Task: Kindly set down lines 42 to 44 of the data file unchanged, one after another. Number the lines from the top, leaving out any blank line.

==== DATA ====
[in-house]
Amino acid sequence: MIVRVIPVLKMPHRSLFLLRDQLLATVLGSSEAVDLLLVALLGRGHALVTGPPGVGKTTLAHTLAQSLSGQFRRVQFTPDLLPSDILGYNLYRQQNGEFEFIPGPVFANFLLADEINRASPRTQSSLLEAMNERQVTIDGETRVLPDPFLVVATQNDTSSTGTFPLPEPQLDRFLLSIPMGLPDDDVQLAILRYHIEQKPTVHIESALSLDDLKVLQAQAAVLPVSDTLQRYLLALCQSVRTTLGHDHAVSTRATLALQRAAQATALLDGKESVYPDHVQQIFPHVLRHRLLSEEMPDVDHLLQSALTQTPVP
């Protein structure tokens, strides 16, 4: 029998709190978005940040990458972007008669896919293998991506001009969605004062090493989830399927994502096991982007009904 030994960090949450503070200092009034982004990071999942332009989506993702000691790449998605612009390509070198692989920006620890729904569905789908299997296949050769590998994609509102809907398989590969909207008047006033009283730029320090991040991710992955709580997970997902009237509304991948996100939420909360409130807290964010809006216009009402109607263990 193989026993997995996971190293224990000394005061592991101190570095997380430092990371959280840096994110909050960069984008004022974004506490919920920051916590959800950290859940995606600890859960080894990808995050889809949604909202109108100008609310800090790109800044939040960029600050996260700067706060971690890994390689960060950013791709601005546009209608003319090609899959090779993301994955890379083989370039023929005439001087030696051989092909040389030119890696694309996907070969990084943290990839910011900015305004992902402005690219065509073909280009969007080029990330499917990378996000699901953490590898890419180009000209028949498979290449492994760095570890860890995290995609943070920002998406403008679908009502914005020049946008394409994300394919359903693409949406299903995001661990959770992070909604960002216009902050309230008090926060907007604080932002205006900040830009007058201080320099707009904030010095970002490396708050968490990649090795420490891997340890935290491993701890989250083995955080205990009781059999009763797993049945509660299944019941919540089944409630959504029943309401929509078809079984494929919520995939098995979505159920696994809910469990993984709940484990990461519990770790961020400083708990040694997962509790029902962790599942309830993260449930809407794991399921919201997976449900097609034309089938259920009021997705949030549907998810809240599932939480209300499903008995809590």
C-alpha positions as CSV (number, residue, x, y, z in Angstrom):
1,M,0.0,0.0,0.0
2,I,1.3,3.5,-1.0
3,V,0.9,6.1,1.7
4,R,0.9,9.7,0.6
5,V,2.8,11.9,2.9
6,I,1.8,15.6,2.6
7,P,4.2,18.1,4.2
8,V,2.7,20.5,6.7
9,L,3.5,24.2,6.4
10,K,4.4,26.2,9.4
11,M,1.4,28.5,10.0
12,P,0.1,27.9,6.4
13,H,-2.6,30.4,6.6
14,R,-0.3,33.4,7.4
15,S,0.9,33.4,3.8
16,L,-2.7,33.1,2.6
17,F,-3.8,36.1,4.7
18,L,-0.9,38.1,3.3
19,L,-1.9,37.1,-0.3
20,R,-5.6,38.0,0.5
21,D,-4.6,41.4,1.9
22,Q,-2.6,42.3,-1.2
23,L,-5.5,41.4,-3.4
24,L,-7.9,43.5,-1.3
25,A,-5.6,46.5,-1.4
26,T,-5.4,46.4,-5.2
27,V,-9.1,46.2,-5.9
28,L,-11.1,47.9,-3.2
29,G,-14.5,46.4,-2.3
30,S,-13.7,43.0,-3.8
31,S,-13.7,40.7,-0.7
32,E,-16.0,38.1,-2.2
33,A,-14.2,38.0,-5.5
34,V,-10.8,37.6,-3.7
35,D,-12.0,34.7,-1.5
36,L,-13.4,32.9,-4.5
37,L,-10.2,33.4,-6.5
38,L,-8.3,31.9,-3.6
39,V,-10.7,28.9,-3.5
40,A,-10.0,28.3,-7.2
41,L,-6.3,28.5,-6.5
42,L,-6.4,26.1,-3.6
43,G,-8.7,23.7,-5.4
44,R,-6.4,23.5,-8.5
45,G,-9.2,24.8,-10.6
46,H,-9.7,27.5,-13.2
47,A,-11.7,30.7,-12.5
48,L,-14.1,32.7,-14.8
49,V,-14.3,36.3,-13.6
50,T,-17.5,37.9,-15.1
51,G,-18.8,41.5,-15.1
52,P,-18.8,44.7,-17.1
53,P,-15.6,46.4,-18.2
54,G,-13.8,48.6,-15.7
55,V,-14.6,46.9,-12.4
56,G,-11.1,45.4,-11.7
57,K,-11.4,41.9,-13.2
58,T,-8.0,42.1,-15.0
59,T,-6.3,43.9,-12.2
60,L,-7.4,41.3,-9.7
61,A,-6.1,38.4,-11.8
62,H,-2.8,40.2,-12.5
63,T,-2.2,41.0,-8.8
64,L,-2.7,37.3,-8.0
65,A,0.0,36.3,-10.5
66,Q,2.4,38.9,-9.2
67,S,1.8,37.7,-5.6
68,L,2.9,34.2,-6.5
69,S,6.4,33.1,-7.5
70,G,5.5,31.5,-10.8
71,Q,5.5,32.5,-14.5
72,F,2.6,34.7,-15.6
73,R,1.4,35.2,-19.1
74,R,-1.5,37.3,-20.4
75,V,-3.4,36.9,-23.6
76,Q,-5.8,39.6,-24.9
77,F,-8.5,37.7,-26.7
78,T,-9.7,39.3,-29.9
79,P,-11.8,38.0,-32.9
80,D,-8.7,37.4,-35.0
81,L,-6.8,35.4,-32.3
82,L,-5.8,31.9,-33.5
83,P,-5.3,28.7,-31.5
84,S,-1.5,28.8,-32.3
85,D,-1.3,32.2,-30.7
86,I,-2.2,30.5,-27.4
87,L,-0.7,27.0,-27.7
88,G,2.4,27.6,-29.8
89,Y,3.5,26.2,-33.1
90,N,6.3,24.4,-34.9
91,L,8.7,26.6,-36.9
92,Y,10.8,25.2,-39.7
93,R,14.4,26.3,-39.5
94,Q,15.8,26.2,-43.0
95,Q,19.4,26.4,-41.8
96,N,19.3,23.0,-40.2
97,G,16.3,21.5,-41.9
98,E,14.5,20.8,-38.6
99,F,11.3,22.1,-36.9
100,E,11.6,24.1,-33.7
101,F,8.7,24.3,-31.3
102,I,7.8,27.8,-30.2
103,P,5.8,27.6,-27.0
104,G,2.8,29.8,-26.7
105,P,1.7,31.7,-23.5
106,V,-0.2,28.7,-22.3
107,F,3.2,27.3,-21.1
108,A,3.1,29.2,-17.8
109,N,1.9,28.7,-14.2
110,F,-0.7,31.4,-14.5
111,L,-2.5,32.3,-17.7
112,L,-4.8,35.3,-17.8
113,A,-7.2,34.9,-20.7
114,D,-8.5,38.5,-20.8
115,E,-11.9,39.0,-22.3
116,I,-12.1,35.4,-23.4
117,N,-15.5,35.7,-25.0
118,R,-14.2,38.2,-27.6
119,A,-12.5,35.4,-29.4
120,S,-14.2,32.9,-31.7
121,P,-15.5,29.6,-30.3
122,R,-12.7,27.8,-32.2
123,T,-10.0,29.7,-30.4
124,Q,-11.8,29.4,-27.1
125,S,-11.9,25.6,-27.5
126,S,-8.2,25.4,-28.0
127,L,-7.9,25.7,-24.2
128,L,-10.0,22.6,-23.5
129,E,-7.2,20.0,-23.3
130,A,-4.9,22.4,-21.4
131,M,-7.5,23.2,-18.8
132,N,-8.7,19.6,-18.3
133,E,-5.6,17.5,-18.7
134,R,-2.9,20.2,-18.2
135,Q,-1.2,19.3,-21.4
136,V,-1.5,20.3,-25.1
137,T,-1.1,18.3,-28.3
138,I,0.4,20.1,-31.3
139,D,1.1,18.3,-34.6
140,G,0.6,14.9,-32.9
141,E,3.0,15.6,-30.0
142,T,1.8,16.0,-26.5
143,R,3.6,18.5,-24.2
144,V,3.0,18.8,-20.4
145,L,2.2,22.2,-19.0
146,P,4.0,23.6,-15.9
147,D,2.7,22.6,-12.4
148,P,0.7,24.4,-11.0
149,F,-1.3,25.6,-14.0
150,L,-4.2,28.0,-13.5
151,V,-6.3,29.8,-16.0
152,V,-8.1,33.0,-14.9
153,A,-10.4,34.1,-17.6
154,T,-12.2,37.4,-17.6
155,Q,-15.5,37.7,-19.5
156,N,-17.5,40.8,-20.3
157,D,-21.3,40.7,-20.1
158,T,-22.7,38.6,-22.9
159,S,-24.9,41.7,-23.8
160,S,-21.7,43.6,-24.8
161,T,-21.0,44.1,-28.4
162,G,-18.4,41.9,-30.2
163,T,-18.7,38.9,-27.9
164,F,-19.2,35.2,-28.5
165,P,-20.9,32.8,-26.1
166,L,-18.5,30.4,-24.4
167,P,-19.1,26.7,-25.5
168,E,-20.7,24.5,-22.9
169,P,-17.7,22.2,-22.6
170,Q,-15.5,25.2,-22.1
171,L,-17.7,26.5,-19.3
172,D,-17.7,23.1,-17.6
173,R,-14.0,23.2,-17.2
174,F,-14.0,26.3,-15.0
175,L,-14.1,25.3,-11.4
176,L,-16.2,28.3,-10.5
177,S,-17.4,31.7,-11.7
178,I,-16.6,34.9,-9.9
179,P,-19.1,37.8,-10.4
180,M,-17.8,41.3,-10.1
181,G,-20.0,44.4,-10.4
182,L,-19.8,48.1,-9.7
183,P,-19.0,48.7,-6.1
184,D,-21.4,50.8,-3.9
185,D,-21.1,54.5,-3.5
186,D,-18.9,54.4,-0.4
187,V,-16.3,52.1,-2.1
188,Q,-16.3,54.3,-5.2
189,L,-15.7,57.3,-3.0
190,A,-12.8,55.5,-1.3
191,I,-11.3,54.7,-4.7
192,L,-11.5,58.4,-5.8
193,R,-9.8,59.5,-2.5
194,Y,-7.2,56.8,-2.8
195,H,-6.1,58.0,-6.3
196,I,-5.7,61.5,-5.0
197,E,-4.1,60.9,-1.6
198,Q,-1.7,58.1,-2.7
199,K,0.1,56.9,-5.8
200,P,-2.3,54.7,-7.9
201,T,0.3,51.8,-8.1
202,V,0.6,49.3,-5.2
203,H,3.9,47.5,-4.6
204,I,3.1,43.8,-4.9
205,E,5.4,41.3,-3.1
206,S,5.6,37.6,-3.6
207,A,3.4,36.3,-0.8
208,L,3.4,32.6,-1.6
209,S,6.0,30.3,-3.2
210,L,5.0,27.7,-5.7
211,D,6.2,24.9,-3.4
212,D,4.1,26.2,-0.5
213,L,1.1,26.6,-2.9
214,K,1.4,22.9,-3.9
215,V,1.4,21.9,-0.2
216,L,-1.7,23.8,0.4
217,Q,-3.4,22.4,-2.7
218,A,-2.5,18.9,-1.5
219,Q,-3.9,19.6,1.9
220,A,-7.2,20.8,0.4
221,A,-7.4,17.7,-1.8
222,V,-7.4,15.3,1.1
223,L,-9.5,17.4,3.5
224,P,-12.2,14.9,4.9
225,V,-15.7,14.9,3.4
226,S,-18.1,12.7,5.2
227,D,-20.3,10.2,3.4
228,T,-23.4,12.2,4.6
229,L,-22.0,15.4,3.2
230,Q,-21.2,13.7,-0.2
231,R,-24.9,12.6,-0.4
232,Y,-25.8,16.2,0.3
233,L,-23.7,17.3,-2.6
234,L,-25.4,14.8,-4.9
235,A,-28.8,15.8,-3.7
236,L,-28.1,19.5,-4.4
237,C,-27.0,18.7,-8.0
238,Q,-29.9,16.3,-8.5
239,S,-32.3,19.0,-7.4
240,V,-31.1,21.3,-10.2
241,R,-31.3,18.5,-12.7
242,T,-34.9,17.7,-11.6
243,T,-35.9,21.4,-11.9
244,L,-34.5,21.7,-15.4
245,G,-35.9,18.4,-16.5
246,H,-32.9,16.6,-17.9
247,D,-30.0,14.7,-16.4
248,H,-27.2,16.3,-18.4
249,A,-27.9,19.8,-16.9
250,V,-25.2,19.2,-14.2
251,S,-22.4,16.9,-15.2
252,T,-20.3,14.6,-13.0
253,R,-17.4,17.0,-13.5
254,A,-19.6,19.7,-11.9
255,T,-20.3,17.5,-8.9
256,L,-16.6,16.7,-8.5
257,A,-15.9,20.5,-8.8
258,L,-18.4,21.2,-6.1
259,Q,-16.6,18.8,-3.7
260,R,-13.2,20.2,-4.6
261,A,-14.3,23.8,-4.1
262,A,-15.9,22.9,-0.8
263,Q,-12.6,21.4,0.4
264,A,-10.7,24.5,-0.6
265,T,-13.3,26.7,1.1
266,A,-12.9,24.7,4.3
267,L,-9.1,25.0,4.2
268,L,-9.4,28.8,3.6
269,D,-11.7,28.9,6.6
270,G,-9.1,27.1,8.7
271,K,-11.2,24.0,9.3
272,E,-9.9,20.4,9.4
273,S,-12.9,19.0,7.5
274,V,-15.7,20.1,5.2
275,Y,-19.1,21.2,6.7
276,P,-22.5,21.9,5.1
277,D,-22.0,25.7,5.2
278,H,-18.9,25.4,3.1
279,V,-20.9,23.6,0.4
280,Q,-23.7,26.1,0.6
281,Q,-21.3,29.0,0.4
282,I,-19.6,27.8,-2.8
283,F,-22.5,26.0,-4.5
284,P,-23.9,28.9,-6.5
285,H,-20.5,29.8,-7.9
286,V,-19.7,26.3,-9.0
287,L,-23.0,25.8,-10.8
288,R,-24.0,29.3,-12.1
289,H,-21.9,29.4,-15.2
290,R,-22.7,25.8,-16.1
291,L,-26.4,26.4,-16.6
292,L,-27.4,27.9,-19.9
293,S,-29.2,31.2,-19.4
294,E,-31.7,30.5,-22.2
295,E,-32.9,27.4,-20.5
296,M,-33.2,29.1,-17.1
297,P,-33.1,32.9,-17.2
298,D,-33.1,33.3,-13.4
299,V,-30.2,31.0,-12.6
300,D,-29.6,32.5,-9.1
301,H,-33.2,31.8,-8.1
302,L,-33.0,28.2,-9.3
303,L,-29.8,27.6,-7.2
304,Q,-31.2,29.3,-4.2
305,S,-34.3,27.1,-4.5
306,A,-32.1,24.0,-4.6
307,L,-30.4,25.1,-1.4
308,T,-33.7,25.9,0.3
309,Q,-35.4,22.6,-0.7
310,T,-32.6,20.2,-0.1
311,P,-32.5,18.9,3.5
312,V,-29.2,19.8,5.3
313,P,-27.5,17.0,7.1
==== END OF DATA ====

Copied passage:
38,L,-8.3,31.9,-3.6
39,V,-10.7,28.9,-3.5
40,A,-10.0,28.3,-7.2